Chewing on ice or hard candy is a common habit for many, but it poses significant risks to dental health. This practice can lead to a range of oral issues, including cracked or broken teeth, damage to tooth enamel, and problems with existing dental work.
Hazards of Chewing on Ice and Hard Candy:
- Cracked or Broken Teeth: The hardness and cold temperature of ice can cause teeth to crack or break. Similarly, hard candy requires significant force to break, which can also result in damaged teeth.
- Enamel Damage: Continuously chewing on hard substances can wear down the enamel, the outer protective layer of the teeth. This erosion makes teeth more susceptible to cavities and decay.
- Damaged Dental Work: Fillings, crowns, and other dental work can be dislodged or damaged by the force exerted when biting down on hard substances.
- Risk of Choking: Both ice and hard candy pose a choking hazard, especially if they are inadvertently swallowed.
- Jaw Pain and Wear: Constantly chewing on hard items can lead to jaw pain, and over time, contribute to disorders of the temporomandibular joint (TMJ).
What to Do if You’ve Cracked or Broken a Tooth:
- Immediate Action: If you crack or break a tooth, it’s important to act quickly. Rinse your mouth with warm water to clean the area and use a cold compress on the outside of your cheek to reduce swelling.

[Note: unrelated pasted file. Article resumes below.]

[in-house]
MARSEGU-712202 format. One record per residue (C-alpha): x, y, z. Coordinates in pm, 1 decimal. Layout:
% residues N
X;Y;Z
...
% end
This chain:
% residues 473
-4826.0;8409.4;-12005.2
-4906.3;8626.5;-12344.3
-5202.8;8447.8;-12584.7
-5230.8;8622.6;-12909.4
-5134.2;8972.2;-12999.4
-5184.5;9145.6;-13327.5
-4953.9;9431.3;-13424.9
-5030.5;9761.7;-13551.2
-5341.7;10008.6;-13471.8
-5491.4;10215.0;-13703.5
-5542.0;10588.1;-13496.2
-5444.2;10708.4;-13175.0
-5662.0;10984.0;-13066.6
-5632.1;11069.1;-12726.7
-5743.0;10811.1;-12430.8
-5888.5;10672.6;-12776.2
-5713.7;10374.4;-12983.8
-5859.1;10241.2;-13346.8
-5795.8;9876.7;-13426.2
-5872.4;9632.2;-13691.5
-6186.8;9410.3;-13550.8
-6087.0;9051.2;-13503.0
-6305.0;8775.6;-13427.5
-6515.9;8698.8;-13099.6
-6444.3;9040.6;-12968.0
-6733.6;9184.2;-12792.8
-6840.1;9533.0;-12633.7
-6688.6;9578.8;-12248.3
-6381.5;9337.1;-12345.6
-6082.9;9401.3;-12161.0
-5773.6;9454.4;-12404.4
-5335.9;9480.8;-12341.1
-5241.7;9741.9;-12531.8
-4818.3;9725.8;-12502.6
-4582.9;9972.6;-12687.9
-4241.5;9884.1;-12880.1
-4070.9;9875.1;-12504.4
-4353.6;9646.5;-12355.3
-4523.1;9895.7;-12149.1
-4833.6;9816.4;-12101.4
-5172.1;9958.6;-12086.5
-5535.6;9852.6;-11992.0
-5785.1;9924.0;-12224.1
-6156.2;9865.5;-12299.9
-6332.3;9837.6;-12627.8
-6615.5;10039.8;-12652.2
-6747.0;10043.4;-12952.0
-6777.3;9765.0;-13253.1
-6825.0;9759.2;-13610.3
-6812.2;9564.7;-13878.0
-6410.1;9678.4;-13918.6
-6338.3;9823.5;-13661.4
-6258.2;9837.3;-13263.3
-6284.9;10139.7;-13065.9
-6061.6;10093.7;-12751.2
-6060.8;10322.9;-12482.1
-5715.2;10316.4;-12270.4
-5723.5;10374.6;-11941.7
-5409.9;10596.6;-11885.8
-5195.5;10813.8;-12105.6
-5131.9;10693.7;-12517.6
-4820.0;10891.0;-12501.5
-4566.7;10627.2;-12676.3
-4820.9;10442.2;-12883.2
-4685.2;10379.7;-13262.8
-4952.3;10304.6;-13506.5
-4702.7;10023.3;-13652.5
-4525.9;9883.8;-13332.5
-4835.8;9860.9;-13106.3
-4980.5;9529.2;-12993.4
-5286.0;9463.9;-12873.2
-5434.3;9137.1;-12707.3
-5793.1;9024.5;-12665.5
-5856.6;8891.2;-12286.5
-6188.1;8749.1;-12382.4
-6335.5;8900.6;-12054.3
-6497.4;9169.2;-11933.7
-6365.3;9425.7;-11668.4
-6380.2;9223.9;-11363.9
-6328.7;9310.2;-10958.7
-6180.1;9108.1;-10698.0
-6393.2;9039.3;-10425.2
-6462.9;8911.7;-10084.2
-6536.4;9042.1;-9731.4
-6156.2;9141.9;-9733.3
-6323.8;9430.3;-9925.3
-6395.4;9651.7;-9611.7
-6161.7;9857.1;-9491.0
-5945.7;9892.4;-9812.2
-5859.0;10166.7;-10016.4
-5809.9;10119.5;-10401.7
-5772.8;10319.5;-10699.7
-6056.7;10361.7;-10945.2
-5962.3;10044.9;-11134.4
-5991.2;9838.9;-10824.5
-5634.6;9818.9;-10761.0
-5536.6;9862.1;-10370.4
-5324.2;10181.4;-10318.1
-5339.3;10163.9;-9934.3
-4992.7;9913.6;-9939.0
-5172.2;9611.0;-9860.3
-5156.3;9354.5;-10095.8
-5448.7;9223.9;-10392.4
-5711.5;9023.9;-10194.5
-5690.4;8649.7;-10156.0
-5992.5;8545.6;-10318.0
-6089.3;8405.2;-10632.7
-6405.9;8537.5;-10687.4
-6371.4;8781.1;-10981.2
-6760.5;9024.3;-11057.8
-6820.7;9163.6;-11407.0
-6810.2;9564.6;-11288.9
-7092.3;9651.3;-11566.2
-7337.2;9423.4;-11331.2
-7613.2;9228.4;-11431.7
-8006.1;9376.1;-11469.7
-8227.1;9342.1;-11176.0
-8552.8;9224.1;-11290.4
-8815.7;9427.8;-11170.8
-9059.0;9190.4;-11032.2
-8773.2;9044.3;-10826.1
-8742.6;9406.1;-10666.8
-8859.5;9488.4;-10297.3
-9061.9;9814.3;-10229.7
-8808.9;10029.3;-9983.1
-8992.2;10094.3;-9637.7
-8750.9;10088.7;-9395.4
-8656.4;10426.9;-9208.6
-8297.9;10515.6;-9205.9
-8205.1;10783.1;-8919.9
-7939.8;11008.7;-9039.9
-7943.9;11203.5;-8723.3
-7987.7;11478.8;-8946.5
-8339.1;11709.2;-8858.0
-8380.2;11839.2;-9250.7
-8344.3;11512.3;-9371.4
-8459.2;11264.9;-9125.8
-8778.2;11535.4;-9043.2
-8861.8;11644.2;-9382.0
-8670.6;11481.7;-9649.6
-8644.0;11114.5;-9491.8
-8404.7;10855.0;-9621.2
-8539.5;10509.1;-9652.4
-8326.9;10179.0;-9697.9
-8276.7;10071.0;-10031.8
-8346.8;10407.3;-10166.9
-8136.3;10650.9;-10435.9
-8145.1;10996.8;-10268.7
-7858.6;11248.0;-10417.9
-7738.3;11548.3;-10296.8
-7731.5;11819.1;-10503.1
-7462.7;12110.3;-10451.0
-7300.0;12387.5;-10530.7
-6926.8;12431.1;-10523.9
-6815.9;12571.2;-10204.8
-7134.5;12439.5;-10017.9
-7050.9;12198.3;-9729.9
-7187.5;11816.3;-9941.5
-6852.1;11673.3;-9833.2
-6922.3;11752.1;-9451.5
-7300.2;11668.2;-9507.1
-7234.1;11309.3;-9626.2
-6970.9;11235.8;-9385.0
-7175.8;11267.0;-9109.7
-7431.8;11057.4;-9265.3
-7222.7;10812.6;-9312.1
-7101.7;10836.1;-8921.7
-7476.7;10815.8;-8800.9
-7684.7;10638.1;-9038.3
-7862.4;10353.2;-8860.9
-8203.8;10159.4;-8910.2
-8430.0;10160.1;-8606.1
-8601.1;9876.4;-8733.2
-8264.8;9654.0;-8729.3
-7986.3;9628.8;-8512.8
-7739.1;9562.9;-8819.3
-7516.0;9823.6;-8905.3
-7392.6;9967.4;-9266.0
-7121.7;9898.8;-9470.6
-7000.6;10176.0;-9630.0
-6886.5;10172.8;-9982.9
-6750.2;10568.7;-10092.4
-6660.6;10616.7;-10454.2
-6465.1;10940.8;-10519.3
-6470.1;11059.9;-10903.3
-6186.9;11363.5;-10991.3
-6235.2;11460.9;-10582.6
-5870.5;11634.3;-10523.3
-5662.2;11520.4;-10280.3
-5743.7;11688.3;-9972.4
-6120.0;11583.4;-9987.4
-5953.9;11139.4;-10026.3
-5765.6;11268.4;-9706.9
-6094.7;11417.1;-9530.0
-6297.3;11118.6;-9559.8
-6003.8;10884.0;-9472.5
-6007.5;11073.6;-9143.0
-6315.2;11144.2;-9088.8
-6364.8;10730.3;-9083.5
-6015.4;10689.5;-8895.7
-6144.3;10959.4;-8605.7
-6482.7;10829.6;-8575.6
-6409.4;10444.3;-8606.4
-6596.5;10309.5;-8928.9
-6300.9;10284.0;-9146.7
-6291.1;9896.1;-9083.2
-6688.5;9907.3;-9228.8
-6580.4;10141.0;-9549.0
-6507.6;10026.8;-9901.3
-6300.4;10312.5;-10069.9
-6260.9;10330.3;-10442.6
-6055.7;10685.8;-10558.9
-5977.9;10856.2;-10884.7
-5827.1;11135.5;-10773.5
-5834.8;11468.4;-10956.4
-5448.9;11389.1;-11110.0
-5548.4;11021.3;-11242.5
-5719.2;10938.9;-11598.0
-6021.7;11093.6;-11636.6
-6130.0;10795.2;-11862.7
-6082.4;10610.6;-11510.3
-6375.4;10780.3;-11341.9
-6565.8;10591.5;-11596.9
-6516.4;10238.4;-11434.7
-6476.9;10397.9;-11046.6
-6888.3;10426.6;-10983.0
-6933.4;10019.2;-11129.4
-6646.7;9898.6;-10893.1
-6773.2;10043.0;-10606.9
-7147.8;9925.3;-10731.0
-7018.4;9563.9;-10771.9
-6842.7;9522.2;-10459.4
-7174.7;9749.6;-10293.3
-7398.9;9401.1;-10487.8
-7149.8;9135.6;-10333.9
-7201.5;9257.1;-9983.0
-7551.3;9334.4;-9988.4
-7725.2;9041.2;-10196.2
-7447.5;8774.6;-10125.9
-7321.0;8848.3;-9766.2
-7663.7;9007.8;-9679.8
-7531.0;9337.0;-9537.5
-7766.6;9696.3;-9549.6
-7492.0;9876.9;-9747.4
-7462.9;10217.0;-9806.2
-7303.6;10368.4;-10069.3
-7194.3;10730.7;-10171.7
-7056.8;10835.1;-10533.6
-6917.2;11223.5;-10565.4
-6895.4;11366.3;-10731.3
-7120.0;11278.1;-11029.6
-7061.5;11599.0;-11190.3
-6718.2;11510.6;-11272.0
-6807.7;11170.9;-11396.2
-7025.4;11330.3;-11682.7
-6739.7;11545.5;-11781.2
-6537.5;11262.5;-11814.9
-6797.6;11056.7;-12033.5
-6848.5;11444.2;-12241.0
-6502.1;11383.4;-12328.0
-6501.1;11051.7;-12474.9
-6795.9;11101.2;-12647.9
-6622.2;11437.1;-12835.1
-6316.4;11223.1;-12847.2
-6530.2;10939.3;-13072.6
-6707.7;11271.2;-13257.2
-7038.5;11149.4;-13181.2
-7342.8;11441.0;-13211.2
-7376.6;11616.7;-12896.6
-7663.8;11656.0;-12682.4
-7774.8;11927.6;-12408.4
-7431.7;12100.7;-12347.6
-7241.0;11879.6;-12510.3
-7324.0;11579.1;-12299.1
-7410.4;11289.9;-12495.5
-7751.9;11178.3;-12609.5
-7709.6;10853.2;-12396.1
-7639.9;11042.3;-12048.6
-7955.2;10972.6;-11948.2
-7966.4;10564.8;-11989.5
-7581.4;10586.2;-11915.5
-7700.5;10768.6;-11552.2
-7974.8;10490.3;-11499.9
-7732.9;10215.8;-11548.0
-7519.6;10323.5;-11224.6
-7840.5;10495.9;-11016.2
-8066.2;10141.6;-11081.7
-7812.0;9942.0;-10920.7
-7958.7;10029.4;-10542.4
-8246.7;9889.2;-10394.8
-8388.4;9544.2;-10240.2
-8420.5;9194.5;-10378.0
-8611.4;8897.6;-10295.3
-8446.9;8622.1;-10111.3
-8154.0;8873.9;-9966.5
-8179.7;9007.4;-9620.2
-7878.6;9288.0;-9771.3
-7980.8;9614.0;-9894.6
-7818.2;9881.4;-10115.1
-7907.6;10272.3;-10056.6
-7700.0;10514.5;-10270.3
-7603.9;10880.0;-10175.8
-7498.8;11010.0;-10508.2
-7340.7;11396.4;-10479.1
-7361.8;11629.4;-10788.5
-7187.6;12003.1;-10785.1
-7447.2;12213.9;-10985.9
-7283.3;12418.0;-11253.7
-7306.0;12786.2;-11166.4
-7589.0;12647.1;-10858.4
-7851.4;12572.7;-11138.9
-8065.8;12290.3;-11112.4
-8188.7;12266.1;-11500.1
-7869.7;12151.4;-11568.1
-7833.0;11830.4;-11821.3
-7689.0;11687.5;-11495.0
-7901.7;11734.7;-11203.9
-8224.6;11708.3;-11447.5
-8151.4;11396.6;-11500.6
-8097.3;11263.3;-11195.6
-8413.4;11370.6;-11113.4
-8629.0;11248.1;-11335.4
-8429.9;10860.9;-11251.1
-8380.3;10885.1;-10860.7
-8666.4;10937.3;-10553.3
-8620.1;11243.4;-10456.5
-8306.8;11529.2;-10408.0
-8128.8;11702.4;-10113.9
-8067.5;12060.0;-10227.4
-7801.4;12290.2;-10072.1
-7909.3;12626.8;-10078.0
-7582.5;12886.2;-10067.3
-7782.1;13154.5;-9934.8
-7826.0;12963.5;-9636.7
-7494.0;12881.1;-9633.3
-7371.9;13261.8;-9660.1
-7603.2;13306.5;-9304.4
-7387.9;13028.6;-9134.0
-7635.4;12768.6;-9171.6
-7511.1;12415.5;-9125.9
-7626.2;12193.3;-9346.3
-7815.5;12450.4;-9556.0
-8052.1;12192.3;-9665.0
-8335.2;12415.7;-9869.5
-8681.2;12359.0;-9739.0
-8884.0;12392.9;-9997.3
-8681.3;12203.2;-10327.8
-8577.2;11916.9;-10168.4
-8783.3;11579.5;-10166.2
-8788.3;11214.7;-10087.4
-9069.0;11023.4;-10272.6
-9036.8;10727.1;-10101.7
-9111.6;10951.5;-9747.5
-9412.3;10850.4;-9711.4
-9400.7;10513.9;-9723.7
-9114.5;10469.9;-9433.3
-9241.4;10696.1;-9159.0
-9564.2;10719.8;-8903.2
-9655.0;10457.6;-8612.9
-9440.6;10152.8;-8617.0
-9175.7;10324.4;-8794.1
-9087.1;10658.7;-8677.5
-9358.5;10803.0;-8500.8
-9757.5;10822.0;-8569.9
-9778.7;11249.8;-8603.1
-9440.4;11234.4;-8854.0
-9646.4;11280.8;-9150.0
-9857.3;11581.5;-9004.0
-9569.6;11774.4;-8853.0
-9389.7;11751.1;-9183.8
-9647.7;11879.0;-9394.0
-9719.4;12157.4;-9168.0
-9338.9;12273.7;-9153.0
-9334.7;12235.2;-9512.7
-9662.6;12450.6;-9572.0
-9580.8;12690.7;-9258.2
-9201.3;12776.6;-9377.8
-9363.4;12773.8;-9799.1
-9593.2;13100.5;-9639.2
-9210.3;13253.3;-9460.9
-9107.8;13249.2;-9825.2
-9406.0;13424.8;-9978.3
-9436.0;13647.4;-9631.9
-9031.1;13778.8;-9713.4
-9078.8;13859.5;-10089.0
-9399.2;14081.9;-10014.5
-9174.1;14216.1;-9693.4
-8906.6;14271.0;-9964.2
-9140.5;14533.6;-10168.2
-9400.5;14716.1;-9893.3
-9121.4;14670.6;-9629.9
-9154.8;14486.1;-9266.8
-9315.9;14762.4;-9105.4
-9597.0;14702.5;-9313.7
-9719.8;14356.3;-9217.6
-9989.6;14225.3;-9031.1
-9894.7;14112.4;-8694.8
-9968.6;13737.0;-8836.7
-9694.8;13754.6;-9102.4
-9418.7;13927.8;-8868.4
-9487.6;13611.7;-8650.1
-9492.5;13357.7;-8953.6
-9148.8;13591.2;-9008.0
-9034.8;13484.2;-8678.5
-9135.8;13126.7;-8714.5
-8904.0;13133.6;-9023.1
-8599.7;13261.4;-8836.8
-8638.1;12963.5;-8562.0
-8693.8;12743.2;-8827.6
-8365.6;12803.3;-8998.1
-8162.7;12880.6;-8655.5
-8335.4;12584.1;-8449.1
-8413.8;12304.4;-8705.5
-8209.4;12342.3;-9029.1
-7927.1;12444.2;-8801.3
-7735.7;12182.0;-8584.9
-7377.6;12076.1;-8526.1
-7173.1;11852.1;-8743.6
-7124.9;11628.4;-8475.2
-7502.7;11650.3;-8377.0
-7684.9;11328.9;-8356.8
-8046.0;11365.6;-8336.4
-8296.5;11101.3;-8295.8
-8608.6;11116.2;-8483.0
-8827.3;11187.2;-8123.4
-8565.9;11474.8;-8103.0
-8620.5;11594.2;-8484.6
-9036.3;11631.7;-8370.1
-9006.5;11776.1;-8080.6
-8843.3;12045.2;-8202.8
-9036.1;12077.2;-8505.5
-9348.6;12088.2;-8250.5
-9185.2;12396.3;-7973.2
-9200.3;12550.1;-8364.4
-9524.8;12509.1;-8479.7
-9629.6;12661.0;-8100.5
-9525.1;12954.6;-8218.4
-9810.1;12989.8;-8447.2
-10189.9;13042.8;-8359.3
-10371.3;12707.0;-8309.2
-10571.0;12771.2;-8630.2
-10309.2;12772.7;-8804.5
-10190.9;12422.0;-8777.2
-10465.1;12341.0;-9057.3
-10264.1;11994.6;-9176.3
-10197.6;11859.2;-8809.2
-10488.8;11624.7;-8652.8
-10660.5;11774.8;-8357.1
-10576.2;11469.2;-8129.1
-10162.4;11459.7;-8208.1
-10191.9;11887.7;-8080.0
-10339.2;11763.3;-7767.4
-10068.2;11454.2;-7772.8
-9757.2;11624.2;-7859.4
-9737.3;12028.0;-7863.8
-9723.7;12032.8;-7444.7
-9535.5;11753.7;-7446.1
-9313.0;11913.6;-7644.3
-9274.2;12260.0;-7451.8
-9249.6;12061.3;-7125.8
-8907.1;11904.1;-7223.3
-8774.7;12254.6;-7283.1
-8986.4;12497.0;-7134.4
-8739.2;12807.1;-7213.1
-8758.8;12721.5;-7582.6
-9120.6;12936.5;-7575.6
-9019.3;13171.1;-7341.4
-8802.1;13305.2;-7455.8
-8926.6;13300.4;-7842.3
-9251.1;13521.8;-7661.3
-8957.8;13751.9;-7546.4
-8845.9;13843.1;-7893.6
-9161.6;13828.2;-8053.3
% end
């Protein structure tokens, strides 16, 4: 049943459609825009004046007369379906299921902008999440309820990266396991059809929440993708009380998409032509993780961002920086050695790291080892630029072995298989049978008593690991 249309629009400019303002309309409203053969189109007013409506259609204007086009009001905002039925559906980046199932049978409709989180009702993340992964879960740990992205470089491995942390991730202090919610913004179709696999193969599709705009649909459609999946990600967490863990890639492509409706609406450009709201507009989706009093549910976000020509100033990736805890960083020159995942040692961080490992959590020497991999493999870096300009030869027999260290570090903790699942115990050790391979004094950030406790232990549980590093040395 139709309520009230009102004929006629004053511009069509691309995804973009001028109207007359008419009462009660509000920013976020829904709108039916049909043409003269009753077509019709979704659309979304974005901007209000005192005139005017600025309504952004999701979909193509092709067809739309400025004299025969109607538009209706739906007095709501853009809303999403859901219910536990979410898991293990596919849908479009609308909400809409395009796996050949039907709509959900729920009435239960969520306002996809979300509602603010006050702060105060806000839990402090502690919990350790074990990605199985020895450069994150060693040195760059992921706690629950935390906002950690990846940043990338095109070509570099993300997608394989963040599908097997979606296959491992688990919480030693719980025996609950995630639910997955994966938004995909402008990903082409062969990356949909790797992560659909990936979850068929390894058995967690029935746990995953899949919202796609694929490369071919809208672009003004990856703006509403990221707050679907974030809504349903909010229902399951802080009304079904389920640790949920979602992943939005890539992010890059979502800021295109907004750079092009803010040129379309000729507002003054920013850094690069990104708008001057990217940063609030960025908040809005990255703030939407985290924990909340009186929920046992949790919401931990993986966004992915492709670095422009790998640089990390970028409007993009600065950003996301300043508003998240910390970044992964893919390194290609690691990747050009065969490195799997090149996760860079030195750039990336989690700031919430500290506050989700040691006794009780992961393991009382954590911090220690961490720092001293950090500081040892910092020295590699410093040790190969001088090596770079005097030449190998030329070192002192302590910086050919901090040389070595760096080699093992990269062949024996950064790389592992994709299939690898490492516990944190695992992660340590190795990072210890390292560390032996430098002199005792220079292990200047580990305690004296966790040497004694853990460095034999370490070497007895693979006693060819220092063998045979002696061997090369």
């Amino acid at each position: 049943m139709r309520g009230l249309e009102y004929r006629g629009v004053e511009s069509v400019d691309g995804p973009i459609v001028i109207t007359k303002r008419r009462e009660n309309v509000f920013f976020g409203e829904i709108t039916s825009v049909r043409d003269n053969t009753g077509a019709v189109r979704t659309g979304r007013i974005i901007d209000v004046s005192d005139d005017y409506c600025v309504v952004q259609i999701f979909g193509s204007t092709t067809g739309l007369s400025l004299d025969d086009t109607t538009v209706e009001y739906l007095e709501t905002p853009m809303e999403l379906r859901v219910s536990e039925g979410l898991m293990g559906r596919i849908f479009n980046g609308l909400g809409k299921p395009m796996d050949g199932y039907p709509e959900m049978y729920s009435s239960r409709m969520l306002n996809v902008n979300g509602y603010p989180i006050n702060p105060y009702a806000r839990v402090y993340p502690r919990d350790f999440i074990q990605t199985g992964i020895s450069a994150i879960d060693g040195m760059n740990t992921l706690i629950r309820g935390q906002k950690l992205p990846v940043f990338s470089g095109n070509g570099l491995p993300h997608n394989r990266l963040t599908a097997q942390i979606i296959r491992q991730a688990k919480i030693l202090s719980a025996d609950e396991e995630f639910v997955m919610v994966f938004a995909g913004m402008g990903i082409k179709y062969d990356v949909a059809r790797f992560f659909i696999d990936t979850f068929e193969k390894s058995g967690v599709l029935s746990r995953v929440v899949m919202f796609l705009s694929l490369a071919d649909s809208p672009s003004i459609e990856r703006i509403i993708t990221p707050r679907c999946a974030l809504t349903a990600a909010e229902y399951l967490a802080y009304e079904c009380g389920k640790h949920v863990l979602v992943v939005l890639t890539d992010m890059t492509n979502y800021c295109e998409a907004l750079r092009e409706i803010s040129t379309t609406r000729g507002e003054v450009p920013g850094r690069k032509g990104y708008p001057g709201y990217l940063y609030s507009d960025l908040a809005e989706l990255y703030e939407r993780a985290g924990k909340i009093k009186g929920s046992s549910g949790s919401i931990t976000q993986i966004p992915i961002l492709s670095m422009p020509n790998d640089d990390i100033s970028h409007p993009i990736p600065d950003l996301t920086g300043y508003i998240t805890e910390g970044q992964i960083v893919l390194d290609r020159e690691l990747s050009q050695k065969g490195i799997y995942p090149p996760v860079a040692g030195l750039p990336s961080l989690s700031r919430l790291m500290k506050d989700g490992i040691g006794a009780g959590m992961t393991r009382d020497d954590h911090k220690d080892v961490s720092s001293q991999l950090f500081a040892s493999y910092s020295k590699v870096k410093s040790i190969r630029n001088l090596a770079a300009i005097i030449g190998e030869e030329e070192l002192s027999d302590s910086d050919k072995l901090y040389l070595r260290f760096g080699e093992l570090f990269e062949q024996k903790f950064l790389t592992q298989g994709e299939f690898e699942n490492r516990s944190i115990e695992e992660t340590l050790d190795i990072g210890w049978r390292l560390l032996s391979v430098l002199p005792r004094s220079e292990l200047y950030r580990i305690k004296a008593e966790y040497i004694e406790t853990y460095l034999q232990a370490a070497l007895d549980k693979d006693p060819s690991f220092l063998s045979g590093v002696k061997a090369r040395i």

- Pain Management: Over-the-counter pain relievers can help manage discomfort, but avoid placing aspirin directly on the gums or broken tooth as this can cause tissue damage.
- Temporary Dental Measures: If there’s a sharp edge, cover it with dental wax or sugar-free gum to protect your tongue and cheek.
- Consult a Dentist Promptly: Visit a dentist as soon as possible. Time is crucial, especially if the tooth’s nerve is exposed or if there is significant damage.
- Treatment Options: Treatment depends on the severity of the damage. It may range from a simple filling to a crown, or in severe cases, root canal therapy or extraction.
- Prevention: To prevent future incidents, avoid chewing on ice and hard candy. If the habit is hard to break, try switching to chilled water or sugar-free gum.
In conclusion, while it might seem harmless, chewing on ice or hard candy can lead to serious dental issues. It’s important to be aware of these risks and seek immediate dental care in the event of a cracked or broken tooth. Prevention is key, and adopting safer habits can help maintain good oral health. But if you need a tooth repaired, call Marysville Family Dentistry to help restore your smile!